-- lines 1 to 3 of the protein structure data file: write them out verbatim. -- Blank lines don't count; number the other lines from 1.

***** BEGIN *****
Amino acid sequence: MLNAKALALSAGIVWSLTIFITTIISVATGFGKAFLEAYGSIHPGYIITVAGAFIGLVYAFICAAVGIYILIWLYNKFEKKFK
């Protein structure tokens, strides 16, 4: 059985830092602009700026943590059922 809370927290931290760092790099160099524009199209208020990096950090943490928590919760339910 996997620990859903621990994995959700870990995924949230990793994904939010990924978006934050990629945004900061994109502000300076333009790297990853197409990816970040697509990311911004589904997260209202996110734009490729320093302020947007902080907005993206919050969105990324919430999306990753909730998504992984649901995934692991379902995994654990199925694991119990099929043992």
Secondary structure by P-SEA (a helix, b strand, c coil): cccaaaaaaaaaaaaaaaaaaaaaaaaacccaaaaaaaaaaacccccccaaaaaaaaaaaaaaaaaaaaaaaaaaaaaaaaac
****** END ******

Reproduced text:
Amino acid sequence: MLNAKALALSAGIVWSLTIFITTIISVATGFGKAFLEAYGSIHPGYIITVAGAFIGLVYAFICAAVGIYILIWLYNKFEKKFK
């Protein structure tokens, strides 16, 4: 059985830092602009700026943590059922 809370927290931290760092790099160099524009199209208020990096950090943490928590919760339910 996997620990859903621990994995959700870990995924949230990793994904939010990924978006934050990629945004900061994109502000300076333009790297990853197409990816970040697509990311911004589904997260209202996110734009490729320093302020947007902080907005993206919050969105990324919430999306990753909730998504992984649901995934692991379902995994654990199925694991119990099929043992």
Secondary structure by P-SEA (a helix, b strand, c coil): cccaaaaaaaaaaaaaaaaaaaaaaaaacccaaaaaaaaaaacccccccaaaaaaaaaaaaaaaaaaaaaaaaaaaaaaaaac